What about Salvia reflexa, I'd be interested to know where it falls in these categories... I've been using it as a nerve tonic, but I've found very little research on it. M. Moore calls it Chán. Traditionally used as a stomach remedy and occasionally for nervousness, I believe. Thanks.

King's mentions it in passing, as does the USDisp. I got that from my plant name search ...


Thanks for your response. Perhaps I'm blind but I don't see s. reflexa specifically mentioned in either of those links (I also did a text search with my browser). Extensive online research shows that it has recently been used by some people looking for an analogue to S. divinorum, which it's not of course, but did seem to cause some sleepiness, relaxation and some visuals at high doses. I'm just interested in it's powerful nerve relaxant properties, not least because it's a common weed here (Saliz Mountains of southwestern NM) and we don't have many of the common nervines (at least not at this elevation in this area: 6000 feet) such as skullcap, catnip, motherwort, bugleweed etc. Anyhow, I was just wondering if you had any personal experience (it's been spread as an invasive alien to parts of Europe and Australia) or had heard anything about it. Thanks for taking the time to answer the previous post. And for your extensive knowledge that you so freely share.

From my plant name search:
Salvia reflexa Hornem., Lamiaceae. ... Bot. syn.: Salvia lanceolata Brouss., Salvia lancifolia Poir.

Both King's and the US Disp mention it by one or the other of those synonyms. Of course, now I'll have to dig into "Brouss." vs "Willd." - the botanical authors of Salvia lanceolata.

Gee H I am surprised you mention the Chinese Salvia as "good for something". In Asian traditional it is one of the biggest of the big up there with ginsing (Ren Shen/ (Hu)man root). It makes blood strong, moves it quickly thru the body and breaks up pooled or clotted blood. This of course is very good news for the elderly anemic clot throwers...and many others as well...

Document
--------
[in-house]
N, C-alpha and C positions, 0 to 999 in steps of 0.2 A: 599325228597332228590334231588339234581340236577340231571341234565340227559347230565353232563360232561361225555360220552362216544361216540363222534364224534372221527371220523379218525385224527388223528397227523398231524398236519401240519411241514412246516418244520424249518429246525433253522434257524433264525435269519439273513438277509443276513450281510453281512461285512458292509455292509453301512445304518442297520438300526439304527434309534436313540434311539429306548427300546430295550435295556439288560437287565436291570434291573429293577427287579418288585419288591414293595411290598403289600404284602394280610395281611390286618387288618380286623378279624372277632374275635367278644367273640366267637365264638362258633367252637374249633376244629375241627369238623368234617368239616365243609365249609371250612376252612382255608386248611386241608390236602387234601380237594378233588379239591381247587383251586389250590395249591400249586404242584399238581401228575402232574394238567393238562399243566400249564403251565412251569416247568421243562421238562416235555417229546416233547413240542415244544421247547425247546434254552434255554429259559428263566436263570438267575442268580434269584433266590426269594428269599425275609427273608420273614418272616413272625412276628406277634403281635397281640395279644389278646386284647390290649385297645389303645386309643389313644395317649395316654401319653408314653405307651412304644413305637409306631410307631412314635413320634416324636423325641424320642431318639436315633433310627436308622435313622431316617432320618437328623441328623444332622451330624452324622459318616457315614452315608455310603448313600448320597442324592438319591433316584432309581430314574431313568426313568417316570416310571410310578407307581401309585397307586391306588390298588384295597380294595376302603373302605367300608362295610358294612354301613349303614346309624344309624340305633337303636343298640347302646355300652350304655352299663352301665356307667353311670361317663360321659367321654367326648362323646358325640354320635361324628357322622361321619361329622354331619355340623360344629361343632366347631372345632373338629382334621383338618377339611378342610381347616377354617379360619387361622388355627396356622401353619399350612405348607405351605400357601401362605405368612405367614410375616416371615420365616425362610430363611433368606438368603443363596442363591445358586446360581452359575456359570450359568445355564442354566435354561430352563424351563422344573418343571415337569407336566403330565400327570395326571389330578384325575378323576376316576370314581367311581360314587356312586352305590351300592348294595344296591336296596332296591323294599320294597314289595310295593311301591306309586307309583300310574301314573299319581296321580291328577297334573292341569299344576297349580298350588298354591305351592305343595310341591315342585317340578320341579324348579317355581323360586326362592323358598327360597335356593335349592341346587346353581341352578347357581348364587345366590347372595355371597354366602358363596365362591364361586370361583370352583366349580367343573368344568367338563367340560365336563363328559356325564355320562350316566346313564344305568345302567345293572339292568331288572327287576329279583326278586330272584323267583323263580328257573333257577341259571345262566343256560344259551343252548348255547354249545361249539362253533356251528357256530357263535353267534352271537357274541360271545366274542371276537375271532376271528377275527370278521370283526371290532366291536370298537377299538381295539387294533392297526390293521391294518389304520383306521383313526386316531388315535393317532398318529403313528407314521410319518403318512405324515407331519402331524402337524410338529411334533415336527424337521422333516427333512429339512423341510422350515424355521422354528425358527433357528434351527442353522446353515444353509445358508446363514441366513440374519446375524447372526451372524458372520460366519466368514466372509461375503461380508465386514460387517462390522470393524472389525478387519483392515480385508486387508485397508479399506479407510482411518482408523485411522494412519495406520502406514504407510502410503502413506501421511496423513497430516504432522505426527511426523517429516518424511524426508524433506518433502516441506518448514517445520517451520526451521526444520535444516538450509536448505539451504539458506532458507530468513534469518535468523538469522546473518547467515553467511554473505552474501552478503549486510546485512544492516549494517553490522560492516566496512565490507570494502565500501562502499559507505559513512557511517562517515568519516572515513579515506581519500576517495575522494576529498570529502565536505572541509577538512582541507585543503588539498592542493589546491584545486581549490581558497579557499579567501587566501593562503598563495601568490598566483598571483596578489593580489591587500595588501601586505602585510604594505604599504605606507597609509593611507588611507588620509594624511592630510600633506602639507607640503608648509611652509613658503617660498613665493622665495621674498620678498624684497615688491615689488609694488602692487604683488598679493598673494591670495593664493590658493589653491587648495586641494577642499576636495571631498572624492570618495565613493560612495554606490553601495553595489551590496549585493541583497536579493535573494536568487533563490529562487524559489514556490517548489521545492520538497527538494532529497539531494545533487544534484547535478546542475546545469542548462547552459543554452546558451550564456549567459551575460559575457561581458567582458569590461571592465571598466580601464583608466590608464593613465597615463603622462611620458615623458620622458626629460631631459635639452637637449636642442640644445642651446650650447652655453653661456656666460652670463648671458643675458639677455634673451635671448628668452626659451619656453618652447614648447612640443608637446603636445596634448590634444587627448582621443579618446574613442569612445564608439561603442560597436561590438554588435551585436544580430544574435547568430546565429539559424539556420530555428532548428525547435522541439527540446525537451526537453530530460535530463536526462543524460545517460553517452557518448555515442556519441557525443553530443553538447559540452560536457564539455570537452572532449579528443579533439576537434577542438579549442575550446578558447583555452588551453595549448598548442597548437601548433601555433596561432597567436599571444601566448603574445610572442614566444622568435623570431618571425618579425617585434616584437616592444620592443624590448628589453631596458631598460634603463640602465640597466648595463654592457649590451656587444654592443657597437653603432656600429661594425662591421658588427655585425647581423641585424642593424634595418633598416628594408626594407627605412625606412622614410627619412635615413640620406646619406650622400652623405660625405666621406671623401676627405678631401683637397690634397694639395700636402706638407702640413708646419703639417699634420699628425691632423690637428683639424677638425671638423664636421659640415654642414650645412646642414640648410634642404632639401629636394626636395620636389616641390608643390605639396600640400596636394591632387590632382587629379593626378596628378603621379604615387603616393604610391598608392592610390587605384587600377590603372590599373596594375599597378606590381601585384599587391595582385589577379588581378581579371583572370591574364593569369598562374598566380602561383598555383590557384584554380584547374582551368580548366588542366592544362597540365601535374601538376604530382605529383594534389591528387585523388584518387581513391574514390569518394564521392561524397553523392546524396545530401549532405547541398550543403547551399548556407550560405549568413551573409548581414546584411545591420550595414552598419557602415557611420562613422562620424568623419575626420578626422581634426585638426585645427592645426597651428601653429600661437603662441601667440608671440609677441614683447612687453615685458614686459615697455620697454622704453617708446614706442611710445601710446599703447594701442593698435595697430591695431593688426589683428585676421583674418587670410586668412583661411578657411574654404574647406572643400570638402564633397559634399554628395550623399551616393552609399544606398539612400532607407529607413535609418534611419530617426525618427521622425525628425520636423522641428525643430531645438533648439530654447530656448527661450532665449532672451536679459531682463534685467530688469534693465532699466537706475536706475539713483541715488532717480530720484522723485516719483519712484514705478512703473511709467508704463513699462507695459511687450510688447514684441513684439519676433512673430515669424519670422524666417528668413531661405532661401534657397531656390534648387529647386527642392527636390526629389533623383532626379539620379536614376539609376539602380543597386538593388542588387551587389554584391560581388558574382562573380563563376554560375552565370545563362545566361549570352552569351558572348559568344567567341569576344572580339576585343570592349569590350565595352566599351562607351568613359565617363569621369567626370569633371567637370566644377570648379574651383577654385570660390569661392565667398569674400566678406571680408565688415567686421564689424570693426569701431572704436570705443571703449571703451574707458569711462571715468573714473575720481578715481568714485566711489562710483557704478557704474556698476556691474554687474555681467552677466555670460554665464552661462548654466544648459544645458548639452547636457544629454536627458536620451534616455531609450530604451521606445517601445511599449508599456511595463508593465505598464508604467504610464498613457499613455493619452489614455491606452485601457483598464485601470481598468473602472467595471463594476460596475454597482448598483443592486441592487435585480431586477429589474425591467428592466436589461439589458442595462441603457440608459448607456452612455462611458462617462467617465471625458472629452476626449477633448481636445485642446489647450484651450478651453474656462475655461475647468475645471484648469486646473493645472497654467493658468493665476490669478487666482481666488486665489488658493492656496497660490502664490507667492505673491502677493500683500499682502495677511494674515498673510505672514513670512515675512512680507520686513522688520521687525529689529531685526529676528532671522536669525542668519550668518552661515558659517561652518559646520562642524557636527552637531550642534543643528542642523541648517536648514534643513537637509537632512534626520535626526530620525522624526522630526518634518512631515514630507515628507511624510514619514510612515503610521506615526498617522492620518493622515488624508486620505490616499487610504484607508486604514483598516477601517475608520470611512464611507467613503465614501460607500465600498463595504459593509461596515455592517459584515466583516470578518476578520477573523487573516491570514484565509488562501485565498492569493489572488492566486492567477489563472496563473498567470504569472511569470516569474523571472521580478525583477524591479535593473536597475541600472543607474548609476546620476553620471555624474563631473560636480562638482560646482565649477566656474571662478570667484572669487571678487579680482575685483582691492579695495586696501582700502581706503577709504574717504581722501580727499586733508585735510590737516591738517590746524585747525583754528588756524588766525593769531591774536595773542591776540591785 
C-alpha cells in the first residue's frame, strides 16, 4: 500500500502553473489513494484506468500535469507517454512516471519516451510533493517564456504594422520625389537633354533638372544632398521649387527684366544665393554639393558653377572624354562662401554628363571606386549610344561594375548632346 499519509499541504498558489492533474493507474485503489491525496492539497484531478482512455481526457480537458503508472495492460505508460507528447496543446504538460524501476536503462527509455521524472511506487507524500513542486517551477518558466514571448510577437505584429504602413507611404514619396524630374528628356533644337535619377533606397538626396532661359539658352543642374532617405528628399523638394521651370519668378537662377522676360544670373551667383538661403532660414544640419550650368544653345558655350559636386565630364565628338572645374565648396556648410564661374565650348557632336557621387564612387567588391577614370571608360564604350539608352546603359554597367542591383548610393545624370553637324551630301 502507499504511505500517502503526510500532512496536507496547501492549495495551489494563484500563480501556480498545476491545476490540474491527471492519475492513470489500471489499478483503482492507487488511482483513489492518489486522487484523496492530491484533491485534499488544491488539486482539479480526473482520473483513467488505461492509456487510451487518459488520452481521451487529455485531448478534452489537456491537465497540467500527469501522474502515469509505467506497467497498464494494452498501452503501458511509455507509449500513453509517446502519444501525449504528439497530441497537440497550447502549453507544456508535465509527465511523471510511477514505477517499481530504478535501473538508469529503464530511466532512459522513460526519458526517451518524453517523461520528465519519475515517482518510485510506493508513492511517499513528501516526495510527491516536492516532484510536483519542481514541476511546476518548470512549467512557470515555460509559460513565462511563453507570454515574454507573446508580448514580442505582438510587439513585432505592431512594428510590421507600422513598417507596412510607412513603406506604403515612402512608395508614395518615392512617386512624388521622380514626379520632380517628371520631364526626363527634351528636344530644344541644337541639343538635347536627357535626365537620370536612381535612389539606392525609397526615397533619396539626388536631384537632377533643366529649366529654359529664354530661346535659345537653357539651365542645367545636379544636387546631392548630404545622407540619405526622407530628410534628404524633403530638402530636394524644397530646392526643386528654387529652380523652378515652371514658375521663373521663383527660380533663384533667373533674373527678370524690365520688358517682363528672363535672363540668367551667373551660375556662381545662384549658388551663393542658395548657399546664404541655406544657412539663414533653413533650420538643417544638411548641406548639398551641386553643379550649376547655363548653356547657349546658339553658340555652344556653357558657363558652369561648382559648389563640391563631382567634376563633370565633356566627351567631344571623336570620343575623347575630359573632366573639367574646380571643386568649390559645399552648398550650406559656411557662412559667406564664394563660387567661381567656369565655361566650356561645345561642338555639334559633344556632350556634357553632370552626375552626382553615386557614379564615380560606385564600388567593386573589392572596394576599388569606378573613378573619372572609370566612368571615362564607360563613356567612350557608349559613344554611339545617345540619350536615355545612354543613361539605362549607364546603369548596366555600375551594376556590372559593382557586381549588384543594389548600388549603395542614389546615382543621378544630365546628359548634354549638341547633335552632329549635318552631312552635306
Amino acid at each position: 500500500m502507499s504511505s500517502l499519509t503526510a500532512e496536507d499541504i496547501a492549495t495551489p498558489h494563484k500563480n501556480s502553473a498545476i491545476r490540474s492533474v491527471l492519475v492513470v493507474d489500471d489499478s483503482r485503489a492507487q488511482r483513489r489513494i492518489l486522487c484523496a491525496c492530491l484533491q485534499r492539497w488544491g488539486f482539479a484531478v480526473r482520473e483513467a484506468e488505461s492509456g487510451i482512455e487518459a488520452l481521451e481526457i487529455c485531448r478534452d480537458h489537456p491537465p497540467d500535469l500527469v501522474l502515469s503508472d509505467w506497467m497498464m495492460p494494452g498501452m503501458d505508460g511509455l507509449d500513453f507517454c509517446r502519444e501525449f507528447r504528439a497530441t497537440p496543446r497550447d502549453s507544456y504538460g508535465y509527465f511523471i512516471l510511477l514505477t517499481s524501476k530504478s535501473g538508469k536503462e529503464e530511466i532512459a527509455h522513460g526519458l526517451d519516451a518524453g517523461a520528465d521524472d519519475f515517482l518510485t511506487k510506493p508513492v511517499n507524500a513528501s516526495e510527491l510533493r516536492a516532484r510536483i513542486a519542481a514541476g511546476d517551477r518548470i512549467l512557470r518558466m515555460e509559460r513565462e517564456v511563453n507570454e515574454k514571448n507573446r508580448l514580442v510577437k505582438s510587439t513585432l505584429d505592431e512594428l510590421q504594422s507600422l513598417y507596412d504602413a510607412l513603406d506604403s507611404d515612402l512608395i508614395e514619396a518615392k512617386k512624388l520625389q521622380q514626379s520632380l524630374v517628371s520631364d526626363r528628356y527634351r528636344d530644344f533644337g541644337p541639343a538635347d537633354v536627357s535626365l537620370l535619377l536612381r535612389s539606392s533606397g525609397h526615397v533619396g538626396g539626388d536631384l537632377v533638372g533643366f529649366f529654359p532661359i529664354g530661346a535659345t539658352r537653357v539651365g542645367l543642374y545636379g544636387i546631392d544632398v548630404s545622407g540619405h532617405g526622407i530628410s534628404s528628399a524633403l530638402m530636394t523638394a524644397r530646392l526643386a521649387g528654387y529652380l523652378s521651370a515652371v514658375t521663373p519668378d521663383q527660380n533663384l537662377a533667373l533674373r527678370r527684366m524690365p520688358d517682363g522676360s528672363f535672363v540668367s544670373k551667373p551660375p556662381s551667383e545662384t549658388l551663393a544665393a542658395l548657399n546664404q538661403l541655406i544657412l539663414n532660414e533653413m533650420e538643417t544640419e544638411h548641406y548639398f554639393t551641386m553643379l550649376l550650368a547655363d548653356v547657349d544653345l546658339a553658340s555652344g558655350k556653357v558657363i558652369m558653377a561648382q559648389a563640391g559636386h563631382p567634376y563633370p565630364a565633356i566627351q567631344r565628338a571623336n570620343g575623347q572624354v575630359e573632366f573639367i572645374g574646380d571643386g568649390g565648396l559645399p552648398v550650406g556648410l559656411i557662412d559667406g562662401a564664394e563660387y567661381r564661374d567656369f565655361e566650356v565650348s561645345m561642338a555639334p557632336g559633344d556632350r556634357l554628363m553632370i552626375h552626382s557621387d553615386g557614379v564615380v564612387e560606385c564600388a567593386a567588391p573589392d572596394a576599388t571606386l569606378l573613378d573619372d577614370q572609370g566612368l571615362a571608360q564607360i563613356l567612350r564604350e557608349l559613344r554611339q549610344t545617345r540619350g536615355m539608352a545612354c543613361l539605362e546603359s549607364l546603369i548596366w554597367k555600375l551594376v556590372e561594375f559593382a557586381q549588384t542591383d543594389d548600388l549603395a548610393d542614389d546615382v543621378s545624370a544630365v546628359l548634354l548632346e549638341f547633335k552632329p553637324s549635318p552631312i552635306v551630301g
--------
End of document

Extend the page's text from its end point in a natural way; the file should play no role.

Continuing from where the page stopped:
I can't seem to reconcile this with the anti inflam lung herb...vibe...but if anyone wants to use their W. Salvia roots to try and melt clots...let me know how it goes!!

All of that is very nice, but it's TCM uses, and I'm a western herbalist out on the edge of western herbalism. Chinese salvia is not something I can lay my hands on, and I've haven't heard any of my western herbalist pals use it. Perhaps because most of my pals, like me, want to pick their own herbs wherever possible?

Aha, Thank you!!!

Somehow I had not clicked that Salvia reflexa equaled Salvia lanceolata or Salvia lancifolia... Sorry if I was a bother and thanks for taking the time to respond.

i found a plant that smells like sage yet i do not recognise it , it looks almost like almost like a maple leaf but ruff feeling it smells like sage when you rubb in your hands when it has seeds it looks like weat at the end could it posibaly be a type ofg sage?

That's nice.

just a quick qustion.... would sage help with a cold/fever?

I don't know, I don't use sage. Salvia officinalis, that is.

Hi, i was wondering, if you ingest any types of sage (besides salvia divinorum) found in southern california, could they cause any bodily harm?